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Inc. v. Stake Reeves - Cementing Commerce Between South Dakota And Wyoming, States As Participators: "good Sense And Sound Law"

court alexandria participant scrap

Petitioner

Reeves, Inc., a Wyoming concrete distributor

Respondent

Stake, et al., members of the South Dakota Cement Commission

Petitioner's Claim

That South Dakota's refusal to sell cement to an out-of-state buyer, due to a "cement shortage" which compelled it to prefer purchasers from within the state, constituted "hoarding" and was a preferential system forbidden by the Commerce Clause of the Constitution.

Chief Lawyer for Respondent

William J. Janklow

Chief Lawyer for Petitioner

Dennis M. Kirven

Justices for the Court

Harry A. Blackmun (writing for the Court), Warren E. Burger, Thurgood Marshall, William H. Rehnquist, Potter Stewart

Justices Dissenting

William J. Brennan, Jr., Lewis F. Powell, Jr., John Paul Stevens, Byron R. White

Place

Washington, D.C.

Date of Decision

19 June 1980

Decision

In a ruling that relied heavily on the Court's earlier decision in Hughes v. Alexandria Scrap Corporation (1976), the Court held that South Dakota was acting as a "participant," rather than as a "regulator," in the interstate market. Hence, its withdrawal of its product for sale to out-of-state purchasers did not constitute a violation of the Commerce Clause.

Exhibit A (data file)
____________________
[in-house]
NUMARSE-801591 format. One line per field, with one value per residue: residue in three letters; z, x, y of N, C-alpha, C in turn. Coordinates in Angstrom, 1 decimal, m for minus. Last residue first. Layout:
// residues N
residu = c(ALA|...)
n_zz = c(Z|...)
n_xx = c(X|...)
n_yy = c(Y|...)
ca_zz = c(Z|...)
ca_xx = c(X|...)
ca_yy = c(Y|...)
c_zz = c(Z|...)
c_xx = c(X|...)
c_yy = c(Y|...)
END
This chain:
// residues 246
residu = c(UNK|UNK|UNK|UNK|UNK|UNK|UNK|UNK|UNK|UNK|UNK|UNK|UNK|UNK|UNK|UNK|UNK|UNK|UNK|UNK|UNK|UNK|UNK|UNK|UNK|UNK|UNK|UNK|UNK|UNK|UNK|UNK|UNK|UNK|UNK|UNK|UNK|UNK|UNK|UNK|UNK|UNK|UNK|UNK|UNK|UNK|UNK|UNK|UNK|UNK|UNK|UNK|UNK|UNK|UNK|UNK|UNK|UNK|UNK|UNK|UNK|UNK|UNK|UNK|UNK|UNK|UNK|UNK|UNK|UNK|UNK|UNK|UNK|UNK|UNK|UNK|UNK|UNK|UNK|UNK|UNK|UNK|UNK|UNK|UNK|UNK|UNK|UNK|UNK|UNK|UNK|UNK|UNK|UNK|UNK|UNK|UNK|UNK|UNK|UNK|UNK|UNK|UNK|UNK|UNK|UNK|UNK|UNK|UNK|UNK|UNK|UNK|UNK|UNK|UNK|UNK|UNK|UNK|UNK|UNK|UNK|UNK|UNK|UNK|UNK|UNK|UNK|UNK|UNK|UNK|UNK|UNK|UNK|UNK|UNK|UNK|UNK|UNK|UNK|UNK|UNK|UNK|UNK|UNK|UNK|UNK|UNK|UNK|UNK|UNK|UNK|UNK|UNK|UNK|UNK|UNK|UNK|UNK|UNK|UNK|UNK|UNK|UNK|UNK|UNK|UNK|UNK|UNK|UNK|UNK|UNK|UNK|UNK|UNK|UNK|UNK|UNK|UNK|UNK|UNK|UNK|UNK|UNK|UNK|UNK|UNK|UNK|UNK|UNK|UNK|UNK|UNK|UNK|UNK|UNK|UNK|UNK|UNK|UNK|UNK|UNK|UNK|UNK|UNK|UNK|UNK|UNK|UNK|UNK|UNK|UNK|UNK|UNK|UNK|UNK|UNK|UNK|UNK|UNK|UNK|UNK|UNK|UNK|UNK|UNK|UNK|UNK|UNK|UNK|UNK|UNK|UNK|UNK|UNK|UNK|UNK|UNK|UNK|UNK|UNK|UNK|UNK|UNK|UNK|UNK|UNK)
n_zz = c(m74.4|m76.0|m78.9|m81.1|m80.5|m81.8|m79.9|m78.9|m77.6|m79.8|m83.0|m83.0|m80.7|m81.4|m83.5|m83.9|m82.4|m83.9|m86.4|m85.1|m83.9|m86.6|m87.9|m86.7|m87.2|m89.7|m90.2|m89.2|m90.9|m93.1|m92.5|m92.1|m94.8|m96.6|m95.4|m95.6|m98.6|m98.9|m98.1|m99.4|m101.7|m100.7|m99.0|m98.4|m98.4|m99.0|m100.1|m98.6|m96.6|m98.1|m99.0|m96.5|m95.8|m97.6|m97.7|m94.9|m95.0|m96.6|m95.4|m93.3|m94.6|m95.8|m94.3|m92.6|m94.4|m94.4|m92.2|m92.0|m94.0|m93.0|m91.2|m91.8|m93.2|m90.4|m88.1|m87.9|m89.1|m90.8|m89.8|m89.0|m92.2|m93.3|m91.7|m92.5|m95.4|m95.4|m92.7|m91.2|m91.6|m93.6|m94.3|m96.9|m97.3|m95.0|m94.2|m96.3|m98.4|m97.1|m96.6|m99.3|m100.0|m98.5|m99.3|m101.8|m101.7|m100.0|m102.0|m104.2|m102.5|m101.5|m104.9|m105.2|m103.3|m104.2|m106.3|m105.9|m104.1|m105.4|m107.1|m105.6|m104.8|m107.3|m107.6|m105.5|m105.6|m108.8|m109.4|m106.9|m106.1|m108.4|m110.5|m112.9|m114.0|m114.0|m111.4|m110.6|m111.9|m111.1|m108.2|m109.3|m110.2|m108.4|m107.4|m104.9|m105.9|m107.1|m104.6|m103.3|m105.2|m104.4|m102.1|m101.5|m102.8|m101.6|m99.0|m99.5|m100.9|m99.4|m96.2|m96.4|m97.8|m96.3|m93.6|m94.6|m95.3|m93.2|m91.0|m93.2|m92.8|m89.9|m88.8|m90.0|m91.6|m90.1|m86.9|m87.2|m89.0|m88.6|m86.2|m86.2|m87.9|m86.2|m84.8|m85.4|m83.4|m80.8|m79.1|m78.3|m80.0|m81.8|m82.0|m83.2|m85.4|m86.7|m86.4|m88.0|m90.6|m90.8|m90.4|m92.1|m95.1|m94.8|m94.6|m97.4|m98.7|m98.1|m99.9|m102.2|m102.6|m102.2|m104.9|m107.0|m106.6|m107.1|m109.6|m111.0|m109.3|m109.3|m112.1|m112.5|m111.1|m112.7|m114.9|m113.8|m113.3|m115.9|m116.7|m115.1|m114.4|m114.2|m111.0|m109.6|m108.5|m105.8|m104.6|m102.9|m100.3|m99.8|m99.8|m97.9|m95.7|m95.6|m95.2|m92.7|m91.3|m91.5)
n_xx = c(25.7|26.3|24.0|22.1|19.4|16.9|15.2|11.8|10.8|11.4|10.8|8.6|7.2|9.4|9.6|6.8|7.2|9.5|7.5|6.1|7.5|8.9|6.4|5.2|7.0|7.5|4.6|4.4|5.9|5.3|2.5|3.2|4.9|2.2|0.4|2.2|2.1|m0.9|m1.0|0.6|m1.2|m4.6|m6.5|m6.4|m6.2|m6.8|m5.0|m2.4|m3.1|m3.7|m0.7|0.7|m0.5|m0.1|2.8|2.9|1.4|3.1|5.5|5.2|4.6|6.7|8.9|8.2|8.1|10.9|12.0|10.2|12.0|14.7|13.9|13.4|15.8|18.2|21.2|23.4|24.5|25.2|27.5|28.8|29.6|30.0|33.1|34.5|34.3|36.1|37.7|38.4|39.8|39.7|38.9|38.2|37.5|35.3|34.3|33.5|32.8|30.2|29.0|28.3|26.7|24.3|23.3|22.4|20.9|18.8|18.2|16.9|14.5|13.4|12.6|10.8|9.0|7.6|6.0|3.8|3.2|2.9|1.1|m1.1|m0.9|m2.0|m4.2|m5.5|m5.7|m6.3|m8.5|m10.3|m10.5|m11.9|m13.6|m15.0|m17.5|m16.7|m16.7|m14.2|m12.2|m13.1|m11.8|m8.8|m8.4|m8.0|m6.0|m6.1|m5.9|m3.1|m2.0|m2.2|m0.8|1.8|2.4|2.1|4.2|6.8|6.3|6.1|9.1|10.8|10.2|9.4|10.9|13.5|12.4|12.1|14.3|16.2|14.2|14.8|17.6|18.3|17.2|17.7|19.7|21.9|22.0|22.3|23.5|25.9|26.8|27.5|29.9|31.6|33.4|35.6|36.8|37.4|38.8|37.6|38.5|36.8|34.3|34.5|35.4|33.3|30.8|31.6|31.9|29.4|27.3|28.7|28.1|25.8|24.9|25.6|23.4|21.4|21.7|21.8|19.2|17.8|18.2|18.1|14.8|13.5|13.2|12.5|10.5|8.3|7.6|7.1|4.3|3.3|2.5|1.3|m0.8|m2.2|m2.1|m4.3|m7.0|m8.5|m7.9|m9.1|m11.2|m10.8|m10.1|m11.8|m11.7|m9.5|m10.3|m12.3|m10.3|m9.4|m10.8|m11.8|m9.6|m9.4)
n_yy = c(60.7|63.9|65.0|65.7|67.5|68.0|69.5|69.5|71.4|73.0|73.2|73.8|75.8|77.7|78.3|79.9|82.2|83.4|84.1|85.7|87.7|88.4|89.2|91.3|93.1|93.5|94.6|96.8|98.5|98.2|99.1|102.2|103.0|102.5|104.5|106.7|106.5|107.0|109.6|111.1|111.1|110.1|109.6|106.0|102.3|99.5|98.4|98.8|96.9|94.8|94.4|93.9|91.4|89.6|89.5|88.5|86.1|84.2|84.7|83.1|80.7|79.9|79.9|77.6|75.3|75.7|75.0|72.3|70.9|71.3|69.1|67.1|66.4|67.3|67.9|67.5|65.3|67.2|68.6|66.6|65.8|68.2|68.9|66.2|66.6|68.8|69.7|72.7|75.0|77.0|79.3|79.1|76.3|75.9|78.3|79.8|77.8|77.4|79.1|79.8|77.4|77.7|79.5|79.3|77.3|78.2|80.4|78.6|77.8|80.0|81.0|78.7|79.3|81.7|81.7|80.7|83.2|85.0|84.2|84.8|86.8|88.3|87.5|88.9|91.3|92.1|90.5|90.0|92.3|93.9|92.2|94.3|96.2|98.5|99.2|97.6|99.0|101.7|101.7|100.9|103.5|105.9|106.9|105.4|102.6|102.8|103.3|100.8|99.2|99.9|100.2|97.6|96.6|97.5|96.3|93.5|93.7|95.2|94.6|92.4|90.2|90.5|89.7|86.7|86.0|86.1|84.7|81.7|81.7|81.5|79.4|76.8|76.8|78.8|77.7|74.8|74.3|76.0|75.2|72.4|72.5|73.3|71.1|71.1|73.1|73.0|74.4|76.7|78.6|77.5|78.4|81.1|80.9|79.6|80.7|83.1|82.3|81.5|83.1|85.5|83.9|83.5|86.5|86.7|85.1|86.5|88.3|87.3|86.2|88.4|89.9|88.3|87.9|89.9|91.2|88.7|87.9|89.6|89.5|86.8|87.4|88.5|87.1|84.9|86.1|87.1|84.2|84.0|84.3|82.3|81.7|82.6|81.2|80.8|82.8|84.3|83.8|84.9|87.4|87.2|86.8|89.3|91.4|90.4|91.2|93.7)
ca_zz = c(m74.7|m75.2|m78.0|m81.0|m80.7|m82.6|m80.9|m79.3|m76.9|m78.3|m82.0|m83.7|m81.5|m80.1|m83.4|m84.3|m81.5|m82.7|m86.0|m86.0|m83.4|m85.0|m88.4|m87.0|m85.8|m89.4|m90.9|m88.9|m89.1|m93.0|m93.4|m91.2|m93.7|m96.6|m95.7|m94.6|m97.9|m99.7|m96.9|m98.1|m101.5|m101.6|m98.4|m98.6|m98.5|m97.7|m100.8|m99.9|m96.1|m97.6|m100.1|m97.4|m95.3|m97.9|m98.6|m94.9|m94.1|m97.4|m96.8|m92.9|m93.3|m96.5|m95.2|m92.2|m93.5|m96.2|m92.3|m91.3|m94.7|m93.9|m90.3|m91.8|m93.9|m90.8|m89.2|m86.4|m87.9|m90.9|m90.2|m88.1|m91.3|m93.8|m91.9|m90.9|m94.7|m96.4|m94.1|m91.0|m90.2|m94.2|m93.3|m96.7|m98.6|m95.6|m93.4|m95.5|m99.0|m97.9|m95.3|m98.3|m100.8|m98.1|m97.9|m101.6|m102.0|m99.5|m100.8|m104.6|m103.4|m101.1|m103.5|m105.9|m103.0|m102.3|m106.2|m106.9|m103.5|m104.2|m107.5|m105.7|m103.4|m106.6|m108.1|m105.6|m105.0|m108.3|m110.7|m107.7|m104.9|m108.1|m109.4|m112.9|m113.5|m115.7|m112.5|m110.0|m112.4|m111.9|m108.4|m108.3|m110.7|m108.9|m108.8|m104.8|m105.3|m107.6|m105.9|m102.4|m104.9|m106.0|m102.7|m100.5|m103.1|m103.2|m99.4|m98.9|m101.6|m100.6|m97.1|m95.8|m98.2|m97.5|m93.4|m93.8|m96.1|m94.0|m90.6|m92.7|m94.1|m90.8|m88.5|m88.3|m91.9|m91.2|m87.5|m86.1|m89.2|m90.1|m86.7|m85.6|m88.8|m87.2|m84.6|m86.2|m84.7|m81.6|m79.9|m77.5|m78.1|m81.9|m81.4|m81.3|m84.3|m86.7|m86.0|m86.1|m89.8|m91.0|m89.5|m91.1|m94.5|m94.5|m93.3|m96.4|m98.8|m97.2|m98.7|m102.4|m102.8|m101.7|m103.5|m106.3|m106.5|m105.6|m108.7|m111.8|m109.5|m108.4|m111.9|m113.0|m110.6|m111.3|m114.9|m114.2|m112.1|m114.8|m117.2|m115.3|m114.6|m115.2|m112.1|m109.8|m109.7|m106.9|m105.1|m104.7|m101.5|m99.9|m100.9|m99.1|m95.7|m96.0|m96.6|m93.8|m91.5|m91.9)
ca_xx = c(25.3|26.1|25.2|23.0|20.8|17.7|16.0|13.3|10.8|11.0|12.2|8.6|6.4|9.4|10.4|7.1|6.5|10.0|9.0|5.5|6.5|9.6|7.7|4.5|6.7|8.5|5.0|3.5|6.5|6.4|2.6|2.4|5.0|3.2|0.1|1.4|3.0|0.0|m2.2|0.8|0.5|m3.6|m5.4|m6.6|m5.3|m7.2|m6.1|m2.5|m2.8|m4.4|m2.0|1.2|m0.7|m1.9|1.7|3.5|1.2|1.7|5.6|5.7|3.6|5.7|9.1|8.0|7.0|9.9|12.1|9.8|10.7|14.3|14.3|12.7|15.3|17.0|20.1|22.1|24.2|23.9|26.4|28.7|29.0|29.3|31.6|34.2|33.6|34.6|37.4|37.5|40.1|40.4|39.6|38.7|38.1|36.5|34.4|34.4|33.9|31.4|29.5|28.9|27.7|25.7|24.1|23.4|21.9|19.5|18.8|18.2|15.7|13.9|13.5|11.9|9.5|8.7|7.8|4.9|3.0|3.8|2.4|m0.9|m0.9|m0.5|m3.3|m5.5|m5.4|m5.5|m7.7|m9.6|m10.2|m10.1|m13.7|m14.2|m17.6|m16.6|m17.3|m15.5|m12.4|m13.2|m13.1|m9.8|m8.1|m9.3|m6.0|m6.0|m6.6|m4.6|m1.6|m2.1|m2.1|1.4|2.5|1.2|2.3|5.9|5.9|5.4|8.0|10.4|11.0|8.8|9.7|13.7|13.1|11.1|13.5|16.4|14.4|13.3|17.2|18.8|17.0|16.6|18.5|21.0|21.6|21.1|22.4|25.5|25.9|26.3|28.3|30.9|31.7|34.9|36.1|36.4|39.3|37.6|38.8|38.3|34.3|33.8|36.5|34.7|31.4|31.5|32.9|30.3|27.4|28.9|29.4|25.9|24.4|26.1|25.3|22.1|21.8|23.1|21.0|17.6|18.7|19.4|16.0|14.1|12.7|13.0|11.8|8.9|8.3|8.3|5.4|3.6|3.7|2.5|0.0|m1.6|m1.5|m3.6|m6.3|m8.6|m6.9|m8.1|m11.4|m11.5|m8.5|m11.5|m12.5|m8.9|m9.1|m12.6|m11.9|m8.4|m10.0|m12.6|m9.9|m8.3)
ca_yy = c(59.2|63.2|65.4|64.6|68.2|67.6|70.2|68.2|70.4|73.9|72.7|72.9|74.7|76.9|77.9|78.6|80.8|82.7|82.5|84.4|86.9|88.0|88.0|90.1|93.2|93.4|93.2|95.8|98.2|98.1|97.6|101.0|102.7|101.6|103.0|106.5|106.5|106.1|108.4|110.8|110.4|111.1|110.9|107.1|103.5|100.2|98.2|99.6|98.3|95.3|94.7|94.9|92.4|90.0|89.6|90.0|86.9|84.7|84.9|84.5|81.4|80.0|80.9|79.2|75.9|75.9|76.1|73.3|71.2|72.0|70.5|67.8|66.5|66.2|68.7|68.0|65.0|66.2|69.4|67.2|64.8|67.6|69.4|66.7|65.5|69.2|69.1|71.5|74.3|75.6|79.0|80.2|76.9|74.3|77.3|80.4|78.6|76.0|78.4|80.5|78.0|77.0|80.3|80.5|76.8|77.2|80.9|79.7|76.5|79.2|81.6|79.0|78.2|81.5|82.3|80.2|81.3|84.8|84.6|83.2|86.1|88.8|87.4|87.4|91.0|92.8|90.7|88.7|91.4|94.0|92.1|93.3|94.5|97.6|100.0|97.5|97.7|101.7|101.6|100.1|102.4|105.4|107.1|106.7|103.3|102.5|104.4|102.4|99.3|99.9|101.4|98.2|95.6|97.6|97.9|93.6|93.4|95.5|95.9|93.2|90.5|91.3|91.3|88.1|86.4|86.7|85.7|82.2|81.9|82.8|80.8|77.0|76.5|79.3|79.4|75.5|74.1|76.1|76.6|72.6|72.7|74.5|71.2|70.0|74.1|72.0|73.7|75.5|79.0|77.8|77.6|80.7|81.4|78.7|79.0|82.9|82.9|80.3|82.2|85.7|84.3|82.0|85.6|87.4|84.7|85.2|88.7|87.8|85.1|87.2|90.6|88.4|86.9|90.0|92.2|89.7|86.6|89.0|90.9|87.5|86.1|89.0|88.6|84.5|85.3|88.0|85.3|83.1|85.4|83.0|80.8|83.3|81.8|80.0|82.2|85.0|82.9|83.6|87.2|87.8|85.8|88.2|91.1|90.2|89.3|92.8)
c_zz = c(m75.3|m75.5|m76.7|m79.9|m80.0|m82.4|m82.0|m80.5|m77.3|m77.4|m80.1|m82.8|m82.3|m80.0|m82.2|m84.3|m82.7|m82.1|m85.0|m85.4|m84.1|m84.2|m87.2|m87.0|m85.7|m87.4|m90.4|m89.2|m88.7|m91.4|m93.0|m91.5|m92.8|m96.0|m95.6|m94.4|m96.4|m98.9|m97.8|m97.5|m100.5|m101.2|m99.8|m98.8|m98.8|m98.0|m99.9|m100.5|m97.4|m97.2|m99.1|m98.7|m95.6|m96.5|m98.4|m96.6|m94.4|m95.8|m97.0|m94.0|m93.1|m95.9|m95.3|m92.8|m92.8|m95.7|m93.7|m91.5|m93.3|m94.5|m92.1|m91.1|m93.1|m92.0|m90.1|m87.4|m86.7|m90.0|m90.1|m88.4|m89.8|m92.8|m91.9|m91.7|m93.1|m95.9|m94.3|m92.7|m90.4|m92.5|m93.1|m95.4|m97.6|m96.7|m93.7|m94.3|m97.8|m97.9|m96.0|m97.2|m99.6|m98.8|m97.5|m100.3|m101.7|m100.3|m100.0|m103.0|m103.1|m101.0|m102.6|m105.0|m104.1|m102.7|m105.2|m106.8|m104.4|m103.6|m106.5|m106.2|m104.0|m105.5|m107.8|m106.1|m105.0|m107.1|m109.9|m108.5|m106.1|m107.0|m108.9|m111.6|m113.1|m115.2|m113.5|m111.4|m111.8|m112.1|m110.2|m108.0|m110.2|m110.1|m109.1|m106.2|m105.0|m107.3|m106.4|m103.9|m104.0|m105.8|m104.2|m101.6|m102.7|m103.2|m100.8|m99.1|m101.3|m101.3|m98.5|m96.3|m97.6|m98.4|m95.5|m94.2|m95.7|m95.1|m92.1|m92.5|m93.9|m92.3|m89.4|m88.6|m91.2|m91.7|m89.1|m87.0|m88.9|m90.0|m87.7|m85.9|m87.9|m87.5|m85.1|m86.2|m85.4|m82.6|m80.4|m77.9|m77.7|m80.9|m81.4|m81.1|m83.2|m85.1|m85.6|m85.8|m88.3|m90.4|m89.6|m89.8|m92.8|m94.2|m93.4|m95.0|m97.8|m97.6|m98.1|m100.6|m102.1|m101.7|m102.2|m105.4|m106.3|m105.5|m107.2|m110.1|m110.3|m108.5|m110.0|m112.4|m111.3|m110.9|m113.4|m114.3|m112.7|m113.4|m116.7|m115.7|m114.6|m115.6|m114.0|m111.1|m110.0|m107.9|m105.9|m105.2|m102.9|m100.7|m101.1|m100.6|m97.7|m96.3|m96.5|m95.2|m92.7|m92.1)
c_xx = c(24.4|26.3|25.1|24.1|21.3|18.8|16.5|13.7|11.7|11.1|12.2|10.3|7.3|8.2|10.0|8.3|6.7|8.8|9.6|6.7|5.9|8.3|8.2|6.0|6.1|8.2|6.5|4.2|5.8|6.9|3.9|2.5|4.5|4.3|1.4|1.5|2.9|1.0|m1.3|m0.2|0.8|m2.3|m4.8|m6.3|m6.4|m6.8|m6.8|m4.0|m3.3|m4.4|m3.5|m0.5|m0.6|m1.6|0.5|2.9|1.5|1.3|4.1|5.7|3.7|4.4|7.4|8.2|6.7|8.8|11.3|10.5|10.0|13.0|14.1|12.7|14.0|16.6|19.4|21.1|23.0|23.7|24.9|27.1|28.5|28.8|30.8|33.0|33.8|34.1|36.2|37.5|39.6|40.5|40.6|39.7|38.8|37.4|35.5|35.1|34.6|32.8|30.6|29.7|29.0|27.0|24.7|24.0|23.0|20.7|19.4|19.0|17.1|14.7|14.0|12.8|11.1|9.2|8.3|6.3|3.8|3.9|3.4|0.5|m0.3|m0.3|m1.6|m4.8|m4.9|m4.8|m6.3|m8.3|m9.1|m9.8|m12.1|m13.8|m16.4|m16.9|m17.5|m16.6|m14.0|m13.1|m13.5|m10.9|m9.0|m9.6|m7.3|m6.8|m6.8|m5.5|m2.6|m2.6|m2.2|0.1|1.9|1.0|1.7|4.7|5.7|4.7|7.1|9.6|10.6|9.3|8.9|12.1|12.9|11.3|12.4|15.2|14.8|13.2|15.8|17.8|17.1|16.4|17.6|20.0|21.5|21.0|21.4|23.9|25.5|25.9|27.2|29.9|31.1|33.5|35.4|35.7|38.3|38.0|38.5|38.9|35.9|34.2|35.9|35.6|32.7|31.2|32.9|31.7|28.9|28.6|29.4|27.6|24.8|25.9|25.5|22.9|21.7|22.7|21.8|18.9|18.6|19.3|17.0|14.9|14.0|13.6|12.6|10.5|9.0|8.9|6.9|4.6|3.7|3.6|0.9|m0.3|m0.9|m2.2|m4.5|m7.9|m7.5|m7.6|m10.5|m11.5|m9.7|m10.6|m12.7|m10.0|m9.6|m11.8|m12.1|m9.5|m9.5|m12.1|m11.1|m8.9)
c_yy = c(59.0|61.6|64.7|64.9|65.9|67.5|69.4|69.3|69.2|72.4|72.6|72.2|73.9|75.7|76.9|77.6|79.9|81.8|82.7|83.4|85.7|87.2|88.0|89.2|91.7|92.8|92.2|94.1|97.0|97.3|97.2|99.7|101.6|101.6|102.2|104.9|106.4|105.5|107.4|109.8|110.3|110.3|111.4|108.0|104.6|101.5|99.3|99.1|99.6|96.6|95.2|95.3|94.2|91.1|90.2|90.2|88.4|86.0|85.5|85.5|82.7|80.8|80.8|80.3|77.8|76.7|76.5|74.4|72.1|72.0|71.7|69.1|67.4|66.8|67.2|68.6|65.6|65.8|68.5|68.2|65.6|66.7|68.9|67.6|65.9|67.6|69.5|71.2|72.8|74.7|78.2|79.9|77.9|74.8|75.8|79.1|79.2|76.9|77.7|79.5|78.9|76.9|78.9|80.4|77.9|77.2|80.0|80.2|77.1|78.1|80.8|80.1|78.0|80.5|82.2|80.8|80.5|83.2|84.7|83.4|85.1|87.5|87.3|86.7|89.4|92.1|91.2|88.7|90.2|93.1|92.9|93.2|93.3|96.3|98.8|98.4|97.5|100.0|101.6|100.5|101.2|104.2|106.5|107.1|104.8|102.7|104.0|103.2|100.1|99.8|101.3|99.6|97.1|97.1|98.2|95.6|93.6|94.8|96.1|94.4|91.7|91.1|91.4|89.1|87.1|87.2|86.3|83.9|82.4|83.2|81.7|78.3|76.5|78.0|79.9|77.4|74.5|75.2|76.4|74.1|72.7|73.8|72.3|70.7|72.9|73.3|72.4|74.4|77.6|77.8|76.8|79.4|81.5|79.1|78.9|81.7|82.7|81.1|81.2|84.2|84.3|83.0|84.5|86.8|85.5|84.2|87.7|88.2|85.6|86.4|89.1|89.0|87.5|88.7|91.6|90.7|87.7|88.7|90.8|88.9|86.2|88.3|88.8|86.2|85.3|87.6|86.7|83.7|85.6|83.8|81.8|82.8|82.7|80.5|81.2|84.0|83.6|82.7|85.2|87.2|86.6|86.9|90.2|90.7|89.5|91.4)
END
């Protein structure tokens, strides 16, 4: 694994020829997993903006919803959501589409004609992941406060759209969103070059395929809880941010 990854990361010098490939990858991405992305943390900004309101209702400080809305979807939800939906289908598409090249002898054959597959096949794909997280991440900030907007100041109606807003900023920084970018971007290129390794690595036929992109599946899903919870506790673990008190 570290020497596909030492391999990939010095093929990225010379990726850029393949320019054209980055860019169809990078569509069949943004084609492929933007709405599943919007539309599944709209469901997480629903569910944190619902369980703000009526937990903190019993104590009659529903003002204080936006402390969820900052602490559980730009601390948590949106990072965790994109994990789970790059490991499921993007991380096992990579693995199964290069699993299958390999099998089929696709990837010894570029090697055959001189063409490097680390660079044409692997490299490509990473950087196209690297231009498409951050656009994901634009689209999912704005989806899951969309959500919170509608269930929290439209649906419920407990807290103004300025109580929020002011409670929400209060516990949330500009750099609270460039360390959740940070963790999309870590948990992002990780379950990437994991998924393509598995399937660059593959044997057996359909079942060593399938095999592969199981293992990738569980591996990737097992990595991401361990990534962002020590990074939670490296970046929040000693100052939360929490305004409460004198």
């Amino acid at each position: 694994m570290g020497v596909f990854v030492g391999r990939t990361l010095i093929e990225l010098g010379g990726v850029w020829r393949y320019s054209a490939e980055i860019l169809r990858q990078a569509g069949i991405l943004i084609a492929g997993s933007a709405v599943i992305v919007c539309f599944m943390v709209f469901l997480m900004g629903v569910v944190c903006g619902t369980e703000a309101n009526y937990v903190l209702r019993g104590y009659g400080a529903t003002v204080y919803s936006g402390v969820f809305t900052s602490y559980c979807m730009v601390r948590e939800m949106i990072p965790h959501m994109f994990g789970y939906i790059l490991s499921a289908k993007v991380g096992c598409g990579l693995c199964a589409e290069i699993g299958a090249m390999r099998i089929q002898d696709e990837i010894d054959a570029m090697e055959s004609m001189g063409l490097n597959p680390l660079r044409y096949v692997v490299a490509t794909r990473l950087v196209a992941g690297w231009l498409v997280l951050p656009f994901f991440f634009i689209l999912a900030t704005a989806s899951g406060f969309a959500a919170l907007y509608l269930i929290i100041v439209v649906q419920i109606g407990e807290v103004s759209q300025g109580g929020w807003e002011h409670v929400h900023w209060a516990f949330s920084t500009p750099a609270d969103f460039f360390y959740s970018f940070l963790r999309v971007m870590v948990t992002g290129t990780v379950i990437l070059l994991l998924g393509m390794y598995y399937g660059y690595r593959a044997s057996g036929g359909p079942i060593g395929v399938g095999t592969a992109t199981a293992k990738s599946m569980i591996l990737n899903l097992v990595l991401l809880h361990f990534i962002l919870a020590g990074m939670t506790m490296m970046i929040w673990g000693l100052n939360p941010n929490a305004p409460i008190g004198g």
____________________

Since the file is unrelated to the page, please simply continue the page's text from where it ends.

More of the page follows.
Significance

Reeves, Inc. v. Stake developed the "participant-regulator" distinction which first appeared in Hughes v. Alexandria Scrap Corporation four years earlier. It helped solidify the understanding that a state, when it operated as a "participant" in interstate commerce, could undertake actions that, were it operating as a "regulator," would constitute protectionist practices forbidden under the Commerce Clause.

Impact

Reeves solidified the "participant-regulator" distinction first established in Alexandria Scrap. Three years later, with White v. Massachusetts Council of Construction Employers, Inc. (1983), the Court reinforced its holding in the two earlier cases by upholding a mayor's executive order that set aside a fixed number of jobs on city projects for local residents.

Related Cases

  • Hughes v. Alexandria Scrap Corporation, 426 U.S. 794 (1976).
  • National League of Cities v. Usery, 426 U.S. 833 (1976).
  • White v. Massachusetts Council of Construction Employers, 460 U.S. 204 (1983).
Rhode Island v. Innis - Significance, The Supreme Court Ruling, Further Readings [next] [back] Randall Adams Trial: 1977 - Surprise Witnesses Emerge

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